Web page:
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Risk averse culture holding back digitalisation, finds survey

A risk averse culture within the UK infrastructure sector is restricting the ability of its business to capitalise on the global digital revolution, according to a survey report from Atkins.

The design, engineering and project management consultancy surveyed leaders from more than 30 organisations in the UK infrastructure sector to understand the challenges and opportunities they face as a result of the sector’s shift towards digital. Around 60 per cent of respondents said that their organisations were more than two years away from having digital ways of working and service offerings fully embedded, with 23 per cent stating that they were more than five years away.

Although 97 per cent of respondents saw the digitalisation of the industry as a positive development, they highlighted the rapid pace of change in technology and the lack of certainty about which investments would prove to be winners and which would be losers as significant barriers to adoption. The high level of risk that comes with trying something new, rather than sticking to tried and tested solutions, was also cited as a key factor in decisions about using innovation to boost the UK’s infrastructure.

Surprisingly, only 16 per cent of the organisations questioned felt that there was a large skills gap in relation to new technologies which could have been a major barrier to adoption, although there were also some words of caution not to allow two distinct groups to form – the digitally connected new generation and the rest.

Nick Roberts, chief executive officer for Atkins’ UK & Europe business, said: “The message from the government is clear - disrupt or be disrupted. The research shows that the appetite to embrace the opportunities that digital offers is strong, but we need to find a way to overcome our aversion to risk. If we can’t fix this and meet the aspirations set out in the government’s Digital Strategy and the Industrial Strategy, then delivering world-class, modern infrastructure for less cost will not be achieved and Britain will be left behind.”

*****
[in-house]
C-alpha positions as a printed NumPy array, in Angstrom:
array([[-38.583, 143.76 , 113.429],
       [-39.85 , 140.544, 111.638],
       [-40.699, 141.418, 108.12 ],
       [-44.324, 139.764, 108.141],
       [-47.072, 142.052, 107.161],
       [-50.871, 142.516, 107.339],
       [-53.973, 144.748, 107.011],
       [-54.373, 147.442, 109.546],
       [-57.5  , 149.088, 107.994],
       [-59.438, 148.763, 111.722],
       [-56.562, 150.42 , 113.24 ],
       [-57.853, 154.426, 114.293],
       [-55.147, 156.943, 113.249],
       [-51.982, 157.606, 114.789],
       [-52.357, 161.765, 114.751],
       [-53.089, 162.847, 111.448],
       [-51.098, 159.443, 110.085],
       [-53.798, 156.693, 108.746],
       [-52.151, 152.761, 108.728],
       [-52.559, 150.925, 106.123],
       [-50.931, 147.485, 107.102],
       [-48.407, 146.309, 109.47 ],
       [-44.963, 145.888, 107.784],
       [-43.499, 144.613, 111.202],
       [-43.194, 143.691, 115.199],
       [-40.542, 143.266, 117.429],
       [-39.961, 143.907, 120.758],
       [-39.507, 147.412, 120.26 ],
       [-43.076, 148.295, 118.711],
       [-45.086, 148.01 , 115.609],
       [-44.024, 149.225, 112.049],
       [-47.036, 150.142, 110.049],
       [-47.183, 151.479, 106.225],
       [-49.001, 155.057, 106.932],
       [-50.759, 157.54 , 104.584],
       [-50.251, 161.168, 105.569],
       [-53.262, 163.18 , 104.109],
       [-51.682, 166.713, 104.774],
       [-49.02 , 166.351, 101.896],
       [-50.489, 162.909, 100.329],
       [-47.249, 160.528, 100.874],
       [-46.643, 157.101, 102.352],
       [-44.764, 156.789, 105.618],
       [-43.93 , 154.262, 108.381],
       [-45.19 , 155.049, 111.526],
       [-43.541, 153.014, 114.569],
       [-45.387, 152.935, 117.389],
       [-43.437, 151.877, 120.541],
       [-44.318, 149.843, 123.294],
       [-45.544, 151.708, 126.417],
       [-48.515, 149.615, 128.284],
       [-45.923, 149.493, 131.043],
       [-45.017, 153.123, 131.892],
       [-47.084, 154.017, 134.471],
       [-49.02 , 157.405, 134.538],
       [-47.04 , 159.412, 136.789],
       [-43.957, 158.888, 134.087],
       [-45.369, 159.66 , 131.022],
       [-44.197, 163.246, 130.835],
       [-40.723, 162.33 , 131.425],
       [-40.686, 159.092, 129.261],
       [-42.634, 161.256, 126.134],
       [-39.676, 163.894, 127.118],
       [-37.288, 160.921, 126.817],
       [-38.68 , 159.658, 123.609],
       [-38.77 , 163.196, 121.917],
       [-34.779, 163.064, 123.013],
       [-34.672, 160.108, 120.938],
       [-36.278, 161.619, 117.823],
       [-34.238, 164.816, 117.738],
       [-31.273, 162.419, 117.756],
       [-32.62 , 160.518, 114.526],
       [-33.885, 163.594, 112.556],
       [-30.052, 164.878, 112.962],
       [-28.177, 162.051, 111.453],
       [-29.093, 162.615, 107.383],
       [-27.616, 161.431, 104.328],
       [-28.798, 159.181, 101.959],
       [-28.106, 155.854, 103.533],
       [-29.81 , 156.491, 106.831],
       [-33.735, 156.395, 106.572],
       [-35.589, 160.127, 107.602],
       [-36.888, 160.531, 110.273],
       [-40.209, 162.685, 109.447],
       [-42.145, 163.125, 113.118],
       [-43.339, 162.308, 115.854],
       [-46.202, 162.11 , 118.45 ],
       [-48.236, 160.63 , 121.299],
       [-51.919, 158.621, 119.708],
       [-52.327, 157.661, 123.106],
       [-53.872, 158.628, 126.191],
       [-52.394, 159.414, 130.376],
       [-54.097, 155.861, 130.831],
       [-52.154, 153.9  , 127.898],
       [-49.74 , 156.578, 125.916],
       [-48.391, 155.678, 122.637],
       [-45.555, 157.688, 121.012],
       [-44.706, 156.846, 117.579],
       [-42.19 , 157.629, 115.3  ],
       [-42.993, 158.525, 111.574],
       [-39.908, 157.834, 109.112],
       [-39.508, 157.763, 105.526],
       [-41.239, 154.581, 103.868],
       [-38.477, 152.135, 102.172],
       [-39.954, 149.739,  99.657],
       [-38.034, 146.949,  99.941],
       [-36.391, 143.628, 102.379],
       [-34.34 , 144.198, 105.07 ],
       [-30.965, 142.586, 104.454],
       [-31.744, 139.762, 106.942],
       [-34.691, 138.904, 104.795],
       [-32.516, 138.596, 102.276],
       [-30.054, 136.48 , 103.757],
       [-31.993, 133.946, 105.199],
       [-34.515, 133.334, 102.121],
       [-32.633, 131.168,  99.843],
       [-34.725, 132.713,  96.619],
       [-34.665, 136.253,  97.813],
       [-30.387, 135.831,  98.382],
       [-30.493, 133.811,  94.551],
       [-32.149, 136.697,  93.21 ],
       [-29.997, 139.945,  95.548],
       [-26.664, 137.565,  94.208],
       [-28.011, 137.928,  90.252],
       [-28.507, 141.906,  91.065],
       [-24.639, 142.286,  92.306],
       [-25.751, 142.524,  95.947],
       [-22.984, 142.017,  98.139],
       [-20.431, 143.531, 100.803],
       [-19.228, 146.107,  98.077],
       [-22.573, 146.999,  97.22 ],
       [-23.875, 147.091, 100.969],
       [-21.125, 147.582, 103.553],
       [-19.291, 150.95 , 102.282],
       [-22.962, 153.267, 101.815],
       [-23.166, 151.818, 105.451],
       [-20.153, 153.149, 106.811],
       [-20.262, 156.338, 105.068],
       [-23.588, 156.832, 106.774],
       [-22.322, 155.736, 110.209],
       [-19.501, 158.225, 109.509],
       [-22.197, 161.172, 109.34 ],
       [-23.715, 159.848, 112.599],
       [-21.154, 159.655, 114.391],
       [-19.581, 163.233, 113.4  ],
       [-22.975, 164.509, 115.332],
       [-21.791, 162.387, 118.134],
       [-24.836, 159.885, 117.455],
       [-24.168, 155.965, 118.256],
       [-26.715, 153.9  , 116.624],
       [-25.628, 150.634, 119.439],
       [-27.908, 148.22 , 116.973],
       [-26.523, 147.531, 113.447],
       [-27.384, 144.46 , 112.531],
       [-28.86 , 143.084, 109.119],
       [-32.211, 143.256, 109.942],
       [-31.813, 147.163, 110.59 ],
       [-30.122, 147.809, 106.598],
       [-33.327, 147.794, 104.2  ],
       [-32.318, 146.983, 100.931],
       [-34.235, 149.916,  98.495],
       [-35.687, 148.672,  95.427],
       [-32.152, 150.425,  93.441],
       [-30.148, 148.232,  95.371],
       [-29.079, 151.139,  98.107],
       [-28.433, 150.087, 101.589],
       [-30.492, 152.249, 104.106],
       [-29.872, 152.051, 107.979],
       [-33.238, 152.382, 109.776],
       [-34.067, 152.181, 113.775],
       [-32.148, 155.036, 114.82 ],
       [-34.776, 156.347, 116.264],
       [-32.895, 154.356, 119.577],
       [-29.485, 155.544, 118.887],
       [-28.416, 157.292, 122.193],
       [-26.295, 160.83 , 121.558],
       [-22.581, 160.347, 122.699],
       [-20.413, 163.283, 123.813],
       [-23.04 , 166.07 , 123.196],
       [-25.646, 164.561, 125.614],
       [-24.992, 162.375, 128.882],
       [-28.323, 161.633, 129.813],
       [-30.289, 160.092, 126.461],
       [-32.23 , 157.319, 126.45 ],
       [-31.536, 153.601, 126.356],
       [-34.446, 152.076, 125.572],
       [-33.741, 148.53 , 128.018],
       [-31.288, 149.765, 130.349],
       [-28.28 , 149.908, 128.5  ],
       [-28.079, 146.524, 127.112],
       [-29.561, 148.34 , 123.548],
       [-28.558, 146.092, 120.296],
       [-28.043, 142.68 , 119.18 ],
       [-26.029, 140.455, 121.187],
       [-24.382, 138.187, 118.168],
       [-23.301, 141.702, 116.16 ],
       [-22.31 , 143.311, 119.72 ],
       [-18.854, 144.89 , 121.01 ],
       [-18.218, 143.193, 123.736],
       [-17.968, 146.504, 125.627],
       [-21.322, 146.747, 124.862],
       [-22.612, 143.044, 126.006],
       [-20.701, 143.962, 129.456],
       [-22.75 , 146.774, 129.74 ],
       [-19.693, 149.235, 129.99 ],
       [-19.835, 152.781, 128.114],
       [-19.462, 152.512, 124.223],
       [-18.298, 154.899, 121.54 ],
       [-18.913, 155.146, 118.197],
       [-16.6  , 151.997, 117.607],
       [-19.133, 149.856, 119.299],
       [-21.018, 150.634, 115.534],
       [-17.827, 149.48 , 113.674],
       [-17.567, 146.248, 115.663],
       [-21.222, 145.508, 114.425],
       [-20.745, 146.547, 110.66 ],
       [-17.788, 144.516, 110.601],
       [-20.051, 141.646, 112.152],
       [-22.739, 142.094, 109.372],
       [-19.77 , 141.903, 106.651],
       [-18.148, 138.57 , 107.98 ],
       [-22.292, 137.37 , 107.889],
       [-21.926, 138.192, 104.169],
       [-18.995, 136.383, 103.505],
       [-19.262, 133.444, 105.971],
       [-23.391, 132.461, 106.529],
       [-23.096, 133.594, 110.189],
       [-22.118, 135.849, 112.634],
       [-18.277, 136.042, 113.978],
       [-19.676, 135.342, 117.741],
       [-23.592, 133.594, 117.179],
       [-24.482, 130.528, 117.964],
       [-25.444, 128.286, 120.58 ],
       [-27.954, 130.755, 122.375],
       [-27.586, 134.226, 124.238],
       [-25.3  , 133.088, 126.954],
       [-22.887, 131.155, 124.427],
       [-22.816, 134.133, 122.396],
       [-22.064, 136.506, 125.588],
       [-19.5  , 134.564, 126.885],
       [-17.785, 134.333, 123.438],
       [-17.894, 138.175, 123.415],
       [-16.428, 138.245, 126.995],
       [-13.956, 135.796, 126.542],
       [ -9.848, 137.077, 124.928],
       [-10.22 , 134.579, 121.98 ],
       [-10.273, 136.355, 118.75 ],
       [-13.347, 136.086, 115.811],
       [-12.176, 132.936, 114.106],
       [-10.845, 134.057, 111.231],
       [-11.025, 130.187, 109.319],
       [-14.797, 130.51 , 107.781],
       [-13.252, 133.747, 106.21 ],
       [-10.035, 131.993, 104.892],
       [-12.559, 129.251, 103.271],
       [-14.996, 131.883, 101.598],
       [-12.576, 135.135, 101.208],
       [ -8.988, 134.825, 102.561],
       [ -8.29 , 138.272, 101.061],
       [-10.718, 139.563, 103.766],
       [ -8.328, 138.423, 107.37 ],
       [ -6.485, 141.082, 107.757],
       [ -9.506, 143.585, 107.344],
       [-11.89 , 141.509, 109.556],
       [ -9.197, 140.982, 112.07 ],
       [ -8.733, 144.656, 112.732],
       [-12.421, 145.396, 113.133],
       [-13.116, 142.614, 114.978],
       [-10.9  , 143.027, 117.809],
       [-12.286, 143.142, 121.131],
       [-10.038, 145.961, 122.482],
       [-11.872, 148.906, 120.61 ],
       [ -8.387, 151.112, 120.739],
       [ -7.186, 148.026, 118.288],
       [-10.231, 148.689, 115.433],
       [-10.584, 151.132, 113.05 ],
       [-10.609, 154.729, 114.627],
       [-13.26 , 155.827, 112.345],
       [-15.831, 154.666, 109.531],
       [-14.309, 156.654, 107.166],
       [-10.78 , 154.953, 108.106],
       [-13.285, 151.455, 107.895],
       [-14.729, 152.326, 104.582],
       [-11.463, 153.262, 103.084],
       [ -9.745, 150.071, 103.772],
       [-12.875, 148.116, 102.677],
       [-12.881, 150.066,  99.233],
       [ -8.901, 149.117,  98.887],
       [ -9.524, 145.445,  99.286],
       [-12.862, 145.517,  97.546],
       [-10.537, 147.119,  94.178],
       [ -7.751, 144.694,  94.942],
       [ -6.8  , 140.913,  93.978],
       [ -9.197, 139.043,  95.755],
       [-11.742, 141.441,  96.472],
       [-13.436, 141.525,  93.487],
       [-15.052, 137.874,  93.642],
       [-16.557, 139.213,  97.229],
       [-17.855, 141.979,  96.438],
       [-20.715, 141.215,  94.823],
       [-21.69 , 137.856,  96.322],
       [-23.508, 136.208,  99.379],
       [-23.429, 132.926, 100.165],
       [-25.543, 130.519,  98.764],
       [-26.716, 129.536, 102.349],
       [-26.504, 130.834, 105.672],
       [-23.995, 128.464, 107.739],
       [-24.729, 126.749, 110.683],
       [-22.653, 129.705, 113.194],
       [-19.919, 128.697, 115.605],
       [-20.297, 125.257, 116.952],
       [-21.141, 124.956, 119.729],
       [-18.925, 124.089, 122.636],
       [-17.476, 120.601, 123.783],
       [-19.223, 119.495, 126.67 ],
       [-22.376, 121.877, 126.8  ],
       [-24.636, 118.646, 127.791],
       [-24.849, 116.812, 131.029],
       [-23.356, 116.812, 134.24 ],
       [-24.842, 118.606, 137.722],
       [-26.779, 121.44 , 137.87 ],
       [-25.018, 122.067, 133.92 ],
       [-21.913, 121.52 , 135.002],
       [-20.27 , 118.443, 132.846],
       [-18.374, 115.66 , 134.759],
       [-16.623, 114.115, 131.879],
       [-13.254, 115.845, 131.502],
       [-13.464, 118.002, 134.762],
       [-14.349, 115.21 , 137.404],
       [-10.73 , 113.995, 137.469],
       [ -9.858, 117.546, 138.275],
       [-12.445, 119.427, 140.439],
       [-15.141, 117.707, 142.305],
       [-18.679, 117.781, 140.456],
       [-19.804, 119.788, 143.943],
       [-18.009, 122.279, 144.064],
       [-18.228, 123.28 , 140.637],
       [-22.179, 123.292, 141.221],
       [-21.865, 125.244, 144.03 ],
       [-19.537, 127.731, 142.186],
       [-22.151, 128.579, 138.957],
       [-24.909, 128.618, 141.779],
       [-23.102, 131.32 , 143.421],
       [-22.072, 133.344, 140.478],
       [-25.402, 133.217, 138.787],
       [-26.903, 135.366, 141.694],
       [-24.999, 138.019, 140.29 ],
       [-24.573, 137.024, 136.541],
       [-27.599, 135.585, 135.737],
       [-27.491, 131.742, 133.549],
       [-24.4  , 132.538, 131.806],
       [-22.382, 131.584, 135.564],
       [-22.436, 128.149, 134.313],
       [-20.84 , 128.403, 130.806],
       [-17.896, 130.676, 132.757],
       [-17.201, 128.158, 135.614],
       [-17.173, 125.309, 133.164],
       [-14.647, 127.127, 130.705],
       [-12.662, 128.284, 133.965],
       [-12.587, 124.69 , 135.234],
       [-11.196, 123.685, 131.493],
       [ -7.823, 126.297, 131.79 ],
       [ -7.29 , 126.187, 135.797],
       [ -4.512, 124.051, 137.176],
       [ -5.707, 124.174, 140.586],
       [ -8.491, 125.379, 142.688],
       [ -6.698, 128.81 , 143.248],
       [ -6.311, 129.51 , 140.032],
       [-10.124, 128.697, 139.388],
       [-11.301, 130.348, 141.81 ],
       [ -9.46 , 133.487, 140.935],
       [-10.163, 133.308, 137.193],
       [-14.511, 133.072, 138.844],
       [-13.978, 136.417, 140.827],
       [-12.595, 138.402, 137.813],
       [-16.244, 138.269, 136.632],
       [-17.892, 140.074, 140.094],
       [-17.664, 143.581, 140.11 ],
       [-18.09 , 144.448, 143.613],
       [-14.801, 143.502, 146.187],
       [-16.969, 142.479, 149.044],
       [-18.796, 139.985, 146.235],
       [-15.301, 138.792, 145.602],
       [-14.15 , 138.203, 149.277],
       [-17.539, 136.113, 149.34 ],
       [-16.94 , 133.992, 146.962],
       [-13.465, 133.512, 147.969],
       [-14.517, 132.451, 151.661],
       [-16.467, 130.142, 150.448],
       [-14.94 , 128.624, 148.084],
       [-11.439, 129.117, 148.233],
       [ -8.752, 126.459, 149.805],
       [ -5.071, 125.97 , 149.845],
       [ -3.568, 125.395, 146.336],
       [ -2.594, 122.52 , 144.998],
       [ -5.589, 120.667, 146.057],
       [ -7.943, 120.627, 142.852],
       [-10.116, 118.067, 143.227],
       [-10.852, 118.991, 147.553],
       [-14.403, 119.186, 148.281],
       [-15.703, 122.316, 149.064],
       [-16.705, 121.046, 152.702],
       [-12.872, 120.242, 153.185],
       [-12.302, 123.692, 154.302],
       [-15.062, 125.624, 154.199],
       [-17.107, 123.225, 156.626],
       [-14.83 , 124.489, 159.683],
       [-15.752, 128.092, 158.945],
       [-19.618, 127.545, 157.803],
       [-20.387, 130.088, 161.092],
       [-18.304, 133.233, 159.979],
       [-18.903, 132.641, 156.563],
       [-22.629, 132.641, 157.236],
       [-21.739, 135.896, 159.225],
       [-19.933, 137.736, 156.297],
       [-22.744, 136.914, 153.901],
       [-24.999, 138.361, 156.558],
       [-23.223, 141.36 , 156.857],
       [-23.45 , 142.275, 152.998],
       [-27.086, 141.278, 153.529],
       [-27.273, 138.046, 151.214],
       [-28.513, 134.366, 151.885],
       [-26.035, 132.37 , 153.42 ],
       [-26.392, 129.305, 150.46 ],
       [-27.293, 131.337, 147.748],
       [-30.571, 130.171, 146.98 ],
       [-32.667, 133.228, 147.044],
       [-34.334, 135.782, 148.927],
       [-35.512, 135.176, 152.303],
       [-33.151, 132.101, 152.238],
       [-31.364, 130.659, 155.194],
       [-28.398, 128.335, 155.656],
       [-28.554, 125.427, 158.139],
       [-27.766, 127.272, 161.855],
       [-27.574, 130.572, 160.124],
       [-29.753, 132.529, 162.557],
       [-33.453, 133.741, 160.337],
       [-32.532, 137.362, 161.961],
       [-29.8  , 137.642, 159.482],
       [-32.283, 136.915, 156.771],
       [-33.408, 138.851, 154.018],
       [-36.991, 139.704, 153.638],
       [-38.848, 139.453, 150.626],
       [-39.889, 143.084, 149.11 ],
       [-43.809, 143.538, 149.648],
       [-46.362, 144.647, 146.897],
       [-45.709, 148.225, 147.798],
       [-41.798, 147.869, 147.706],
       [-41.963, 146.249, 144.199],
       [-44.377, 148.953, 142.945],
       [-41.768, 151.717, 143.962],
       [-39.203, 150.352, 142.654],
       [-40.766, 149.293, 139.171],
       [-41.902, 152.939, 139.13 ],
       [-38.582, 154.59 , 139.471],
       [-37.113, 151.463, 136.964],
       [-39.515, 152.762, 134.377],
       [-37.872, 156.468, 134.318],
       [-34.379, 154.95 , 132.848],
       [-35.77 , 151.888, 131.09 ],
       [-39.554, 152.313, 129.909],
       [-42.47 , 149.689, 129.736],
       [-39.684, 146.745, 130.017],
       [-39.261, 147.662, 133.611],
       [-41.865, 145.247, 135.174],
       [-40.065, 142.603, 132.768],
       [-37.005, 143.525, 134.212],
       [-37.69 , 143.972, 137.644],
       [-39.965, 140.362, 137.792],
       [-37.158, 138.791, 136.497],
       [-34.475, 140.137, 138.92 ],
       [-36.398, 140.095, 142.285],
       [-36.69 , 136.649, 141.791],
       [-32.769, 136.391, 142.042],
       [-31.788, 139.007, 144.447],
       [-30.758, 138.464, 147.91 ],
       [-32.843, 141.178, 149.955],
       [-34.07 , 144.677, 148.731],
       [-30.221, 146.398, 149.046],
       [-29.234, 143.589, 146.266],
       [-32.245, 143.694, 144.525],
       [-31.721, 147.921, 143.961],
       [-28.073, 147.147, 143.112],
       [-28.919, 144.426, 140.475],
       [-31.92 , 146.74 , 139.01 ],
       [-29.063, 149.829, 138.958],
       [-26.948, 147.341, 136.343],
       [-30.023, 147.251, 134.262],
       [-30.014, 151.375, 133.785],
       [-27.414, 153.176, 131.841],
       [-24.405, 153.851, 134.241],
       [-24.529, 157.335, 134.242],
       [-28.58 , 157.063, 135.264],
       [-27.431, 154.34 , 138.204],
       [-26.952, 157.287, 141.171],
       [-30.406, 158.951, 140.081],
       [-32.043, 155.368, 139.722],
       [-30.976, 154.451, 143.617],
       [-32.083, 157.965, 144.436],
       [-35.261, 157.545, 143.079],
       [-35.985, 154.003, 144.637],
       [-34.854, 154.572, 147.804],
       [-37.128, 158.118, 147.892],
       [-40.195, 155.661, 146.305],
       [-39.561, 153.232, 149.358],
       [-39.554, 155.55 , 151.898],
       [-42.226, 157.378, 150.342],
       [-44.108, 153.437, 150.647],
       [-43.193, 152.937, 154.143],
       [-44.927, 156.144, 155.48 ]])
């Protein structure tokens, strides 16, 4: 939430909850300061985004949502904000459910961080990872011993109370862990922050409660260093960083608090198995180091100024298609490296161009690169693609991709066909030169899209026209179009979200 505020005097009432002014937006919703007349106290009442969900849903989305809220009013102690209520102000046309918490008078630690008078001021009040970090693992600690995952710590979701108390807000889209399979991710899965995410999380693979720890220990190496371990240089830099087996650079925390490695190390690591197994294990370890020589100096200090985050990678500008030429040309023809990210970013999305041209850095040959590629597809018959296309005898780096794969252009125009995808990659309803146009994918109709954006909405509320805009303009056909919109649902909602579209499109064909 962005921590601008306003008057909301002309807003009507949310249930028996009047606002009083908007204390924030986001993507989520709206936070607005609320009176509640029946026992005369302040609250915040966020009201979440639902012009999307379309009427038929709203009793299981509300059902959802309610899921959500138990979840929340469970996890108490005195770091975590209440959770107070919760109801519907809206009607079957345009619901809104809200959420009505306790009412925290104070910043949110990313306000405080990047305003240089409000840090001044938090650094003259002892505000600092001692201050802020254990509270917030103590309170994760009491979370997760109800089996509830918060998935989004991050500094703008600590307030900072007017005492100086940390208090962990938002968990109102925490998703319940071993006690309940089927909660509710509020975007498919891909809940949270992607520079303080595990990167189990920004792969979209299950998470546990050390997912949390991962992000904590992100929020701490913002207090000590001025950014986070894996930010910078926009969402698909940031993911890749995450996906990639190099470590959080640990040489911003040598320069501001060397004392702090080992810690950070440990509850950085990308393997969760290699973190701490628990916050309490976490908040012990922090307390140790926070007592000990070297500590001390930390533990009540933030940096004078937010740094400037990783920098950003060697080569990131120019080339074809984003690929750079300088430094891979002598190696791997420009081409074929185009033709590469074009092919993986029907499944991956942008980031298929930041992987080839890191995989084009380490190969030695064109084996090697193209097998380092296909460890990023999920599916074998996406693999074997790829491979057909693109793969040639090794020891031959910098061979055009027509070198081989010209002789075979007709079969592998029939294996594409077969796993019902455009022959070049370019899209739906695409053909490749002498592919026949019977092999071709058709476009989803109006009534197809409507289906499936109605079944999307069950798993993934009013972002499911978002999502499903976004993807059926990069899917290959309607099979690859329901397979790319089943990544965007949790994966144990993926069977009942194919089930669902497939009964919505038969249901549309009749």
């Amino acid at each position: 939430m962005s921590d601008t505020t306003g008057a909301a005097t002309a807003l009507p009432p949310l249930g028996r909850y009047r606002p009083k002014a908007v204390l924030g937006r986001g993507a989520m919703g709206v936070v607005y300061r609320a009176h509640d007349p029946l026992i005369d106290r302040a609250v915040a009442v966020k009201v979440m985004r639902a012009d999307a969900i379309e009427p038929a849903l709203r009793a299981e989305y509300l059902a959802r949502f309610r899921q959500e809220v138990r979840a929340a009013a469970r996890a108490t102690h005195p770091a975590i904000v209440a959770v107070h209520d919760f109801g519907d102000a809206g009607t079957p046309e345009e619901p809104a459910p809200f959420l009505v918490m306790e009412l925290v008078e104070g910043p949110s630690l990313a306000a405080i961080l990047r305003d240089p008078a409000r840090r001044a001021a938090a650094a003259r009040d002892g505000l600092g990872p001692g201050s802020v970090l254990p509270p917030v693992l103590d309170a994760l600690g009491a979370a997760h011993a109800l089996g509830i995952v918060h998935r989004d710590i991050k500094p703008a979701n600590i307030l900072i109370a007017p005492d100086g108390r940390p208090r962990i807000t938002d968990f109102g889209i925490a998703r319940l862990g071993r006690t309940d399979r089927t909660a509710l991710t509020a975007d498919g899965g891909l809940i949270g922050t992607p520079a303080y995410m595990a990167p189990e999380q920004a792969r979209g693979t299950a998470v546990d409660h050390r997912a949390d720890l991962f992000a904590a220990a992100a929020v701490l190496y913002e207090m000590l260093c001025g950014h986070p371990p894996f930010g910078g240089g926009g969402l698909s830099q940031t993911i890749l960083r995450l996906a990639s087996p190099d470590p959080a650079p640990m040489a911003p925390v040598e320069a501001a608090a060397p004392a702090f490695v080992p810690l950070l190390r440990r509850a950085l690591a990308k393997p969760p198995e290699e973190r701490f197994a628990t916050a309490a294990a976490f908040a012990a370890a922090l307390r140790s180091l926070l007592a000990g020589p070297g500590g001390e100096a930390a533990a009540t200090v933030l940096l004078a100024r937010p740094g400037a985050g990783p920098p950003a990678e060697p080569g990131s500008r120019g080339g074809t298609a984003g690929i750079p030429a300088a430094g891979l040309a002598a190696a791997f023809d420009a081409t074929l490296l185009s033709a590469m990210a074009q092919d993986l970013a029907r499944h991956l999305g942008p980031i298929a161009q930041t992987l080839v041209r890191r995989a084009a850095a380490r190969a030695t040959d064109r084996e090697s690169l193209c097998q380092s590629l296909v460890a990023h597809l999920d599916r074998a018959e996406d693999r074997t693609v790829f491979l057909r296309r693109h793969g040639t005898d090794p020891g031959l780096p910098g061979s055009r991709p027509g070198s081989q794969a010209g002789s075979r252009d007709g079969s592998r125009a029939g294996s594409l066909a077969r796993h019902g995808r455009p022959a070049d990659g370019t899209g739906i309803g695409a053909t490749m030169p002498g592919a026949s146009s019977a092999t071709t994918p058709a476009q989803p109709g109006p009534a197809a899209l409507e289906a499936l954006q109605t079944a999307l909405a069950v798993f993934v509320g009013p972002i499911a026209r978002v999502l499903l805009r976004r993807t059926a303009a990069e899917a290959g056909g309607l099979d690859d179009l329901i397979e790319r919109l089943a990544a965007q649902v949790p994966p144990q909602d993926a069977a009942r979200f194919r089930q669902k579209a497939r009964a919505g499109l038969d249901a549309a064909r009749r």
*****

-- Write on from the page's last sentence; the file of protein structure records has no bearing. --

“We need better collaboration between the public and private sectors, the infrastructure experts and the technology experts, the funders, the designers and engineers, and the end users. We must ensure the right people are having the right conversations and making informed decisions so we can reduce risk as far as possible. By understanding and addressing business transformation, the pace of change, people, skills, the use of big data, security and resilience, we believe organisations can embrace the opportunities the fourth industrial revolution offers and grow successfully alongside it.”

When asked which technologies would be the most disruptive, 29 per cent of survey respondents pointed to big data and analytics, 25 per cent highlighted artificial intelligence, and 13 per cent said the Internet of Things. The research also found that cyber security is a major concern for infrastructure companies. As systems become more open and interconnected across multiple platforms and mediums to realise the benefits of digital adoption, they become more vulnerable to hackers.

A number of positive opportunities were also flagged by the contributors. At present only 13 per cent of companies are using big data and analytics despite it being one of the most disruptive and beneficial developments. Other technologies including mobile computing, 3D and 4D modelling, augmented reality and biometrics all have strong potential but are used by less than a third of companies.

The research included respondents from companies in a range of infrastructure sectors including aerospace, architecture, construction, defence, energy, oil & gas, telecoms and transport as well as water.

The full report can be read and downloaded from www.atkinsglobal.com/DigitalReality

Author: James Brockett,
Topic: Data, IT & Communications , Innovation
Tags: consultancy , Innovation , Data

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